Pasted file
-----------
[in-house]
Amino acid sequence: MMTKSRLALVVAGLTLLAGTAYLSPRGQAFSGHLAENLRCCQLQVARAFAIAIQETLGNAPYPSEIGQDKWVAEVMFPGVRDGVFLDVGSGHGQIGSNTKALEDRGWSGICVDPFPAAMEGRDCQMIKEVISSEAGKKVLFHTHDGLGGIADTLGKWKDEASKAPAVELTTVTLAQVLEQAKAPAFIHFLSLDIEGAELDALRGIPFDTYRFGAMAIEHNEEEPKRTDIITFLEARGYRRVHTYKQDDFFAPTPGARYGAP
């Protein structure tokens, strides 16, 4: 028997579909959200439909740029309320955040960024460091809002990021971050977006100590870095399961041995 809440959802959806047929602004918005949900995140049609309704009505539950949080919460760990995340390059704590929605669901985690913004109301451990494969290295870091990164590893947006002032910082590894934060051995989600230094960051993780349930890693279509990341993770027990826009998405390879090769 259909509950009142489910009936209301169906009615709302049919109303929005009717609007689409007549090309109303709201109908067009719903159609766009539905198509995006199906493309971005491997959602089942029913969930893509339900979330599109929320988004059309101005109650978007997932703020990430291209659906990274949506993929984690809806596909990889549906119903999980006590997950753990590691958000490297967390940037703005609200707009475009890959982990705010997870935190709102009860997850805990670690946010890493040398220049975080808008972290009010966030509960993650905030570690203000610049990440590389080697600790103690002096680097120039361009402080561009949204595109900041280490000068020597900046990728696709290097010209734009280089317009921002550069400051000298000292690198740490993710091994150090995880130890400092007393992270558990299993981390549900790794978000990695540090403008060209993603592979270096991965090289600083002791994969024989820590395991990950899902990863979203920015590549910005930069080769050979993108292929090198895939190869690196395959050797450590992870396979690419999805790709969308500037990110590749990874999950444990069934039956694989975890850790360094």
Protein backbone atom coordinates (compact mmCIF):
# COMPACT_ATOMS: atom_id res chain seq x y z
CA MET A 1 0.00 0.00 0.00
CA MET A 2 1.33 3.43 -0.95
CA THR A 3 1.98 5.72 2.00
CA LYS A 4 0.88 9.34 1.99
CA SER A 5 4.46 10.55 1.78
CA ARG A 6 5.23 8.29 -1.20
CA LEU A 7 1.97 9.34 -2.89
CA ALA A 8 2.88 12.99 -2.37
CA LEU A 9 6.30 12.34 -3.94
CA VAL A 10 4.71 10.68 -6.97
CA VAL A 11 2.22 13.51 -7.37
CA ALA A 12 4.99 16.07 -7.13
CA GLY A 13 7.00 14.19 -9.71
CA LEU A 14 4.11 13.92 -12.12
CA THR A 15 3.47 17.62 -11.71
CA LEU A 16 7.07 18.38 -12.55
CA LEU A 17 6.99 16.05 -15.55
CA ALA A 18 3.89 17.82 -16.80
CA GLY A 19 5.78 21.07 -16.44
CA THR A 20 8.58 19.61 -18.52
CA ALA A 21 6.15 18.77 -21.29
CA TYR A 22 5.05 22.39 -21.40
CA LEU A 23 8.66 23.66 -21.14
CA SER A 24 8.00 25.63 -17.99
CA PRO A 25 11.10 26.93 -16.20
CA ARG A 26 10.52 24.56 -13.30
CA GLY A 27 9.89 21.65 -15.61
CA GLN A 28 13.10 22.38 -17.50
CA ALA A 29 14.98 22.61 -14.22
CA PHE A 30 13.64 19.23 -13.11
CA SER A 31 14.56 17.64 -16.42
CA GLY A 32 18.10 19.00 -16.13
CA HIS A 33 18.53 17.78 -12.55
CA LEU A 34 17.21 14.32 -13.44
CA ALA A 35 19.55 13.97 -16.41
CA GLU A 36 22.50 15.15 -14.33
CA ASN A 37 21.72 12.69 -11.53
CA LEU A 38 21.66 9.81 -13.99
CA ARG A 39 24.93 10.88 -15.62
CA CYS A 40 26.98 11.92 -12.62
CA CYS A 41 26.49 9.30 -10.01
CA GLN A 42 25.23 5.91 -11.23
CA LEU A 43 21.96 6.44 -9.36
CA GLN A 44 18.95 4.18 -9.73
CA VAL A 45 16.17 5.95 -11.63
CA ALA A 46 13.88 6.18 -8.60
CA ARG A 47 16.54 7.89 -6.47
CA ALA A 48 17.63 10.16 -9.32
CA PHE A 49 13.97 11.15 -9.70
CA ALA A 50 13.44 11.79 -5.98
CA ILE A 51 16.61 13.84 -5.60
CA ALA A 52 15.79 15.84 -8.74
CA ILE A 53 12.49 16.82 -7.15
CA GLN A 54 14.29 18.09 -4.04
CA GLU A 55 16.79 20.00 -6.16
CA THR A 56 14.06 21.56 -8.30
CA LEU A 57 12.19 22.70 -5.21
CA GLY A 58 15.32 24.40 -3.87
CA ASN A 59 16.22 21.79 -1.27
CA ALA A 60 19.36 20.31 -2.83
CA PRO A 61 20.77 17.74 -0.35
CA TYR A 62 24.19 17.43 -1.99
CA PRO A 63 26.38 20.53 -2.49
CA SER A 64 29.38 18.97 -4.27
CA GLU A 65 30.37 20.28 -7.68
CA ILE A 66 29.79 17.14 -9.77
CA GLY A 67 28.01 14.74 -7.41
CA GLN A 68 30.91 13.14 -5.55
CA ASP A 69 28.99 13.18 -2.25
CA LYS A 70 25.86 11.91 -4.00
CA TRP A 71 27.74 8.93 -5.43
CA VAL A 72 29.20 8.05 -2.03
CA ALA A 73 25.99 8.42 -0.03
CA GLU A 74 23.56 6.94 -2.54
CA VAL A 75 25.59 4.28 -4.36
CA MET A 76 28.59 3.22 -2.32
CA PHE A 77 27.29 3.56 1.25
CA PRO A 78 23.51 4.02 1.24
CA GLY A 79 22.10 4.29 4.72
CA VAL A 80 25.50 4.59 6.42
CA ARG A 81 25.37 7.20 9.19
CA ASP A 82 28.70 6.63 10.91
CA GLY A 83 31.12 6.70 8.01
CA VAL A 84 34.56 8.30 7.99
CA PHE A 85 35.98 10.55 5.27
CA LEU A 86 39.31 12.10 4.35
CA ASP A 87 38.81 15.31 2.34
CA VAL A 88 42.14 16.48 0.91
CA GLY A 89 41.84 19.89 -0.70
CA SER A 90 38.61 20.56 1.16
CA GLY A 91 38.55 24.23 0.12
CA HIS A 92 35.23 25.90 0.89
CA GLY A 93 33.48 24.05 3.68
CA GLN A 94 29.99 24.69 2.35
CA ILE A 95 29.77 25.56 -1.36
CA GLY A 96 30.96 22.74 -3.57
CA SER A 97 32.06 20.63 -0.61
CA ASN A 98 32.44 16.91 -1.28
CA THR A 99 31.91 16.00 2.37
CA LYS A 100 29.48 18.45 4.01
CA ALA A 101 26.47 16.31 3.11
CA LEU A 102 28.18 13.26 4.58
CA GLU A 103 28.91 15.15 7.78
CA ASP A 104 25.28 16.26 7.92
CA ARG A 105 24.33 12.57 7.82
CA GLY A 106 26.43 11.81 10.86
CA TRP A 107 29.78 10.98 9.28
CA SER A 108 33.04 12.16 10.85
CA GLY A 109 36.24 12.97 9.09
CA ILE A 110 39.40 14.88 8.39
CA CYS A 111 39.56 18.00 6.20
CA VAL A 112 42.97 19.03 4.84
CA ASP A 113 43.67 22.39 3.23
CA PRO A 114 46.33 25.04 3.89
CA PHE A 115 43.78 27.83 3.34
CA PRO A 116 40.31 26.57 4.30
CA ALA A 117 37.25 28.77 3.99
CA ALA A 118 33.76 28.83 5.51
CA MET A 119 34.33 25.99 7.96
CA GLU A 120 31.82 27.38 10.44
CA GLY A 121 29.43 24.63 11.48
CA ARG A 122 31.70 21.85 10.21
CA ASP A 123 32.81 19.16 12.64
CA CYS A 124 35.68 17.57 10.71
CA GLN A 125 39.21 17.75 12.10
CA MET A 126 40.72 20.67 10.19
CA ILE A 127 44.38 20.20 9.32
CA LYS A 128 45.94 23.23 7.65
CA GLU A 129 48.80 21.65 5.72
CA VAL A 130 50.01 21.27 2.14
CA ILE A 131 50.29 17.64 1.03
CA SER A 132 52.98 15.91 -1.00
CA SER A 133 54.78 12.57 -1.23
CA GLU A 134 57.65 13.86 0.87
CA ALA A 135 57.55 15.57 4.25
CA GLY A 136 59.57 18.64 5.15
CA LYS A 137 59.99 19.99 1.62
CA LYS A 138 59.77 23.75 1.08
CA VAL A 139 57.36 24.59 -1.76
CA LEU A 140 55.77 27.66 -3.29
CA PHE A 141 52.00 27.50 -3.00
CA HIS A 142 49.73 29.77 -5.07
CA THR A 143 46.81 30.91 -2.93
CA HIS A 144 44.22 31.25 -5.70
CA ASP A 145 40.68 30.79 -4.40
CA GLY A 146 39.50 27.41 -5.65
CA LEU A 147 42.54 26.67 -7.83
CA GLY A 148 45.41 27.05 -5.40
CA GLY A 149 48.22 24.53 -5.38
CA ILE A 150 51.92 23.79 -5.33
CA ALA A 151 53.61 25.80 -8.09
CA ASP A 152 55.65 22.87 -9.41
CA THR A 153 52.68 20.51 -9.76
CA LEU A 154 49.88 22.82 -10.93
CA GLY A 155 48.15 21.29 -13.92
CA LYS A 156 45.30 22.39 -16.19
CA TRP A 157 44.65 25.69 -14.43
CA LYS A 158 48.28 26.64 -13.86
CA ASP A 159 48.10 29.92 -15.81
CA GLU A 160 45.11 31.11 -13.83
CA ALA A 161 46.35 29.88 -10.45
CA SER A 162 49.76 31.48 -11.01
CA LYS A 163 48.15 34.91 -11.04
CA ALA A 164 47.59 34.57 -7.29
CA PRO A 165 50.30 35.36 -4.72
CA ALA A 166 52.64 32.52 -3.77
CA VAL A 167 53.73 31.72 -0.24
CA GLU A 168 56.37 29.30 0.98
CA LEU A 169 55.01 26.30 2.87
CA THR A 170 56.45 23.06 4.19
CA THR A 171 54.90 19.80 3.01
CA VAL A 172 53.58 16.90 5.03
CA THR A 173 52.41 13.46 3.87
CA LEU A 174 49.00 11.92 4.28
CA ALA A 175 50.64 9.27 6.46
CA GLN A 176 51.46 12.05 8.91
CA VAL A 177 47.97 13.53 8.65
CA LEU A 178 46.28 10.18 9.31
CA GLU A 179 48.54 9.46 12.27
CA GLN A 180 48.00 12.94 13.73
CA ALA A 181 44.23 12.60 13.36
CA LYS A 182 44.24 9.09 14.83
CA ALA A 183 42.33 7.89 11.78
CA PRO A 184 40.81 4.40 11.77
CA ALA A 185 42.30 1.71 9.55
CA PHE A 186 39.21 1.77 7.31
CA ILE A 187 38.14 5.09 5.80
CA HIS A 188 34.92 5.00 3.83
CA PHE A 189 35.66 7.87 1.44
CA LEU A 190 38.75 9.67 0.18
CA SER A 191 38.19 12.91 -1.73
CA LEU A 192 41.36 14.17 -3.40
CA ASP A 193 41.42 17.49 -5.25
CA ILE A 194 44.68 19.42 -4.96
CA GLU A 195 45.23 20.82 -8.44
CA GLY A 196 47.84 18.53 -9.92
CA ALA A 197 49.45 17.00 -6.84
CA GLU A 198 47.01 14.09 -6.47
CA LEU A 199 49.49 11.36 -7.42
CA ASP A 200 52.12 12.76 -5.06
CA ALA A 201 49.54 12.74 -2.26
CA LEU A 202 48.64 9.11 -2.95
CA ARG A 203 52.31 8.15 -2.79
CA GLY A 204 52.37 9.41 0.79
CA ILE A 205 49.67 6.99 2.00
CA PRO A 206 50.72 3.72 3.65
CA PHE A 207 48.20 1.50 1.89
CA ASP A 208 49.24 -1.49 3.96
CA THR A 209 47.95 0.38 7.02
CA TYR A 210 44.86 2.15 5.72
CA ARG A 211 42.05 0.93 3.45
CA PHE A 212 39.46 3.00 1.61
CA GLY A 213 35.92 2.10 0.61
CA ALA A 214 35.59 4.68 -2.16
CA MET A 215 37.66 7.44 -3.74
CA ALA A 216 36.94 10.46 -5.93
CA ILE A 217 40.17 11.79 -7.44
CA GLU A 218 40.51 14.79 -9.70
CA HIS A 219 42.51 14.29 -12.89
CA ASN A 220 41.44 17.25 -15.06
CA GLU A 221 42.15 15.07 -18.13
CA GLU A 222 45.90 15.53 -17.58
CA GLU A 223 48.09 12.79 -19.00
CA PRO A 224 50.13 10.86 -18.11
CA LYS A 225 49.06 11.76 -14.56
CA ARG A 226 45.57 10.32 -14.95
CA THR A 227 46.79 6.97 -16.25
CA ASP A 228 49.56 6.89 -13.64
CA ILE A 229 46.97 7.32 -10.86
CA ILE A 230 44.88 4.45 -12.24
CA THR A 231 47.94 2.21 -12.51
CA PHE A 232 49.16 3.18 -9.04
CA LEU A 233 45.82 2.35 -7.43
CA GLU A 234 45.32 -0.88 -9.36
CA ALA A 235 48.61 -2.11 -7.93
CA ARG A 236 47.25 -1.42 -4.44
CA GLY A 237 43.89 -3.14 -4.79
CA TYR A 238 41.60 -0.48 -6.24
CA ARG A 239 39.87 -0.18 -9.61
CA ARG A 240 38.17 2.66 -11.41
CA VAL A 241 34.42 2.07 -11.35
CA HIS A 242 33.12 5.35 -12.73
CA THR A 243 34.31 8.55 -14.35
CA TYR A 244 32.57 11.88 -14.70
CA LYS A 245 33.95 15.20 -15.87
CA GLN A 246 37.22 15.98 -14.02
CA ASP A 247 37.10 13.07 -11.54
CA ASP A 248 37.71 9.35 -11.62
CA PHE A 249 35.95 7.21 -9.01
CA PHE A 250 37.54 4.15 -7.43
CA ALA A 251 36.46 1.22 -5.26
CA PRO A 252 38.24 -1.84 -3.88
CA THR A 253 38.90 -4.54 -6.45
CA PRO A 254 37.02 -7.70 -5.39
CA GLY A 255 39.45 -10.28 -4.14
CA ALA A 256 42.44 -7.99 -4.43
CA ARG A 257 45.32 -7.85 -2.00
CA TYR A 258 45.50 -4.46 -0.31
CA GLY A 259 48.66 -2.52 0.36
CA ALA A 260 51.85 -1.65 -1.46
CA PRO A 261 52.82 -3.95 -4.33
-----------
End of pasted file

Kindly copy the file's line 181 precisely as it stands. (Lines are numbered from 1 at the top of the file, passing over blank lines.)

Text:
CA GLN A 176 51.46 12.05 8.91